Will El-Sisi change course dur­ing his fi­nal term?

Arab News - - OPINION - Mo­hammed NoSSeiR | Spe­cial to aRaB NewS

Shift­ing gears is not an easy task, but the de­ci­sion to do so de­pends to­tally on the legacy the pres­i­dent wants to leave be­hind and the state in which he would like to hand Egypt over to his suc­ces­sor.

AB­DEl Fat­tah El-Sisi’s re-elec­tion for a sec­ond and fi­nal term as pres­i­dent of Egypt should prompt him ei­ther to do more of what he has been do­ing dur­ing his first term, or to con­sider a com­plete shift of eco­nomic and po­lit­i­cal poli­cies aimed at re­al­iz­ing achieve­ments of a dif­fer­ent kind. El-Sisi, who has so far been com­pletely fo­cused on phys­i­cal ex­pan­sion, may in his sec­ond term con­sider con­cen­trat­ing on men­tal de­vel­op­ment, which has a long-last­ing and ef­fec­tive im­pact on so­ci­ety.

El-Sisi spent his first term fo­cus­ing on three ma­jor mis­sions: Sta­bi­liz­ing the Egyp­tian state, fight­ing ter­ror­ism, and de­vel­op­ing mega-projects. There is min­i­mal room for any ex­pan­sion in these ar­eas dur­ing his sec­ond term. Over the last four years, sub­stan­tial ef­forts and fi­nan­cial re­sources have been al­lo­cated to these fields; any fur­ther achieve­ments would be hardly no­tice­able and the mag­ni­tude of the projects re­al­ized can­not be re­peated.

El-Sisi needs to work on cre­at­ing some sort of bal­ance be­tween sta­bi­liz­ing the state and em­pow­er­ing its cit­i­zens to de­velop and strengthen their sense of be­long­ing to their coun­try. The pres­i­dent needs to con­sider shift­ing his gov­ern­ment’s fo­cus from megapro­jects to gen­uinely in­cen­tiviz­ing SME ex­pan­sion, from over-em­pow­er­ing the state’s en­ti­ties to in­spir­ing Egyp­tian cit­i­zens to en­gage in, and con­trib­ute to, the res­o­lu­tion of our chal­lenges. The on­go­ing “Si­nai 2018” mil­i­tary op­er­a­tion will sub­stan­tially re­duce ter­ror­ism, and the gov­ern­ment should there­fore be able to fo­cus on bet­ter ap­ply­ing the rule of law to com­bat com­mer­cial and civil crime.

Egyp­tian lead­ers of­ten want to be re­mem­bered for their mega-projects: Ga­mal Ab­del Nasser built the Aswan High Dam and Hosni Mubarak de­vel­oped the New Val­ley Project (Toshka), which was named “Mubarak Toshka” for years un­til it was re­vealed to be a fail­ing project. El-Sisi has de­vel­oped the Suez Canal ex­ten­sion and is cur­rently fo­cus­ing on build­ing the new ad­min­is­tra­tive cap­i­tal city. The mer­its of these kinds of projects tend to be de­bat­able among experts — their out­comes of­ten last for years be­fore they even­tu­ally fade away.

The late Pres­i­dent An­war Sa­dat de­vel­oped a few mega-projects, but his peace ac­cord with Is­rael has been a re­mark­able achieve­ment that the en­tire world con­tin­ues to value highly al­most four decades later. Be­cause of the peace ac­cord, Egypt’s men­tal en­ergy and bud­get ex­pen­di­ture pri­or­i­ties shifted dra­mat­i­cally, from war to peace and pros­per­ity. El-Sisi has a clear op­por­tu­nity to em­bark on a sim­i­lar re­al­lo­ca­tion by tap­ping into Egyp­tian cit­i­zens’ po­ten­tial and en­gag­ing them con­struc­tively in their coun­try’s de­vel­op­ment.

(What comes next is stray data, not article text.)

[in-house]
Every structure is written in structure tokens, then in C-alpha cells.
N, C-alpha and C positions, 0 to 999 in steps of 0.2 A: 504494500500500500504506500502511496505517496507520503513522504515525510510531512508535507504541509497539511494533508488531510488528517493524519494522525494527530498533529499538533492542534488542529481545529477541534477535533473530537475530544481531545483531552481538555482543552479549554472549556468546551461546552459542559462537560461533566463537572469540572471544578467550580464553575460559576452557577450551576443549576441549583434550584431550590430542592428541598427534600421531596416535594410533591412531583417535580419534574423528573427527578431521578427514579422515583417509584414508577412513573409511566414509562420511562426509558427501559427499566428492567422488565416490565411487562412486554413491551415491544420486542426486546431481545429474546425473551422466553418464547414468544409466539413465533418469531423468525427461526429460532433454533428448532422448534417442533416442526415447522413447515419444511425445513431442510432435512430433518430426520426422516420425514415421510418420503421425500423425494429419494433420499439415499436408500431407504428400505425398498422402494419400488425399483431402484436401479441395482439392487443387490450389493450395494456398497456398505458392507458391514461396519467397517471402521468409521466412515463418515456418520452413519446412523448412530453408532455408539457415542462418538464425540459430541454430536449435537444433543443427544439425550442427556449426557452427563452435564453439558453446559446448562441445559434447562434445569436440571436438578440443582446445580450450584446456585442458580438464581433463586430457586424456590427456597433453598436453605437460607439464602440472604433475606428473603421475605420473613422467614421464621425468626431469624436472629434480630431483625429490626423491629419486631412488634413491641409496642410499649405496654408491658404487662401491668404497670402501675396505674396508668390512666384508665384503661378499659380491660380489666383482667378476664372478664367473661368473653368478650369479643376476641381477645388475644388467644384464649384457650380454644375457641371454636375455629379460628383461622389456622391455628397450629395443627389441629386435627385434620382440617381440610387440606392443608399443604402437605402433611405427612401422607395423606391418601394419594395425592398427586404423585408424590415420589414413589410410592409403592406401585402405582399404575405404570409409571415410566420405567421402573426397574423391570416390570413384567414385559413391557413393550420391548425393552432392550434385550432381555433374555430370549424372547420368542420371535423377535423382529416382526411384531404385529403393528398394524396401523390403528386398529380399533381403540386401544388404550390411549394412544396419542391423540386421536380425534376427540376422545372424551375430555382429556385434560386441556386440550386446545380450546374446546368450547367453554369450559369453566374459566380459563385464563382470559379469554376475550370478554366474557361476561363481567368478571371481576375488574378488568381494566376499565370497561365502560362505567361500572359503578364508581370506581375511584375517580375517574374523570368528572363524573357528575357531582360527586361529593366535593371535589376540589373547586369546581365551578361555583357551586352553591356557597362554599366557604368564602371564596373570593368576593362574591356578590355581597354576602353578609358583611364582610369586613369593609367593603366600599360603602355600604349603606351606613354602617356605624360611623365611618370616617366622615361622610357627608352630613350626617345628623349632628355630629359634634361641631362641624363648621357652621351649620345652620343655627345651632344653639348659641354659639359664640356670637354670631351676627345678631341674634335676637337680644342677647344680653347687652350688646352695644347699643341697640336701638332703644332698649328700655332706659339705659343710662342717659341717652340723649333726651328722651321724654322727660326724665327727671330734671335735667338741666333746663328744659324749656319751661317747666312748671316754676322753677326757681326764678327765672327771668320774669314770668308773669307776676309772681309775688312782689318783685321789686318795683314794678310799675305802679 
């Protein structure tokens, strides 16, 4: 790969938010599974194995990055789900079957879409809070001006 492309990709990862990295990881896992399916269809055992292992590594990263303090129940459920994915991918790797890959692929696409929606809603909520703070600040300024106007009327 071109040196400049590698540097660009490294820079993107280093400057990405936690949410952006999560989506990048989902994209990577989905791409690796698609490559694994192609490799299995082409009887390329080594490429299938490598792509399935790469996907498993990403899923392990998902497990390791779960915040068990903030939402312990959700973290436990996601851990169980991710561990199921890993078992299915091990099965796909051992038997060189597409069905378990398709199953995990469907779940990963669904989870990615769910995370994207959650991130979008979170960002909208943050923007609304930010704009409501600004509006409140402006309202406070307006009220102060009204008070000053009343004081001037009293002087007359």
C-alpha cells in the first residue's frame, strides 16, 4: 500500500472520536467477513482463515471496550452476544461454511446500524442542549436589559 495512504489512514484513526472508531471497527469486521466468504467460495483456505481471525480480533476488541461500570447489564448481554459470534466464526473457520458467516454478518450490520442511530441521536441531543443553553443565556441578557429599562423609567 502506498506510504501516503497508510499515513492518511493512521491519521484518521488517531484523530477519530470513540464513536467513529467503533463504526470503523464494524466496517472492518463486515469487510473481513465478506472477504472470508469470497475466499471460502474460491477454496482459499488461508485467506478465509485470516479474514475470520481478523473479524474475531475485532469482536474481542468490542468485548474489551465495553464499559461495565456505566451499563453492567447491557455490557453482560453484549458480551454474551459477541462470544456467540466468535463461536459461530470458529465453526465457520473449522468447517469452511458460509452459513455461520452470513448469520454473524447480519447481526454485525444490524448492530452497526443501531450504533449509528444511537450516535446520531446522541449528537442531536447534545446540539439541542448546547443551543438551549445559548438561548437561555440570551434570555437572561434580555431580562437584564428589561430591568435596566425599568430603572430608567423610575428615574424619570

The Egyp­tian state has been do­ing its ut­most to shape “fol­lower cit­i­zens.” How­ever, such hyp­o­crit­i­cal flat­ter­ers will never help a na­tion with a pop­u­la­tion of 100 mil­lion in­hab­i­tants move for­ward. Ad­di­tion­ally, the state en­gine is em­bed­ded in our deep gov­ern­ment bu­reau­cracy that needs to be com­pletely re­formed: An ob­so­lete en­gine can­not tow a huge, over­loaded cart.

Egypt’s young peo­ple con­tinue to be the na­tion’s main chal­lenge that could be turned into as­sets. This won’t hap­pen by en­abling them to demon­strate and protest again, but en­gag­ing them in na­tional po­lit­i­cal and eco­nomic de­vel­op­ments will cer­tainly im­prove our na­tion’s pro­duc­tiv­ity. We have been deal­ing with our youth by ap­ply­ing a top-down ap­proach, im­pos­ing the older gen­er­a­tion’s ideas and at­tempt­ing to con­trol our young peo­ple. While this pol­icy might suc­ceed with a very tiny seg­ment, it keeps the ma­jor­ity at high risk.

Shift­ing gears men­tally is not an easy task, but the de­ci­sion to do so de­pends to­tally on the legacy the pres­i­dent wants to leave be­hind and the state in which he would like to hand Egypt over to his suc­ces­sor. El-Sisi could con­sider po­si­tion­ing our youth as the lo­co­mo­tive that pulls the na­tion for­ward and have the gov­ern­ment play the role of fa­cil­i­ta­tor. Break­ing out of our cur­rent eco­nomic and po­lit­i­cal dead­lock re­quires us to se­ri­ously con­sider adopt­ing new pat­terns of thought that dif­fer en­tirely from those that we have been us­ing for decades.

Mo­hammed Nosseir, a lib­eral politi­cian from Egypt, is a strong ad­vo­cate of po­lit­i­cal par­tic­i­pa­tion and eco­nomic free­dom. Twit­ter: @Mo­hammedNos­seir

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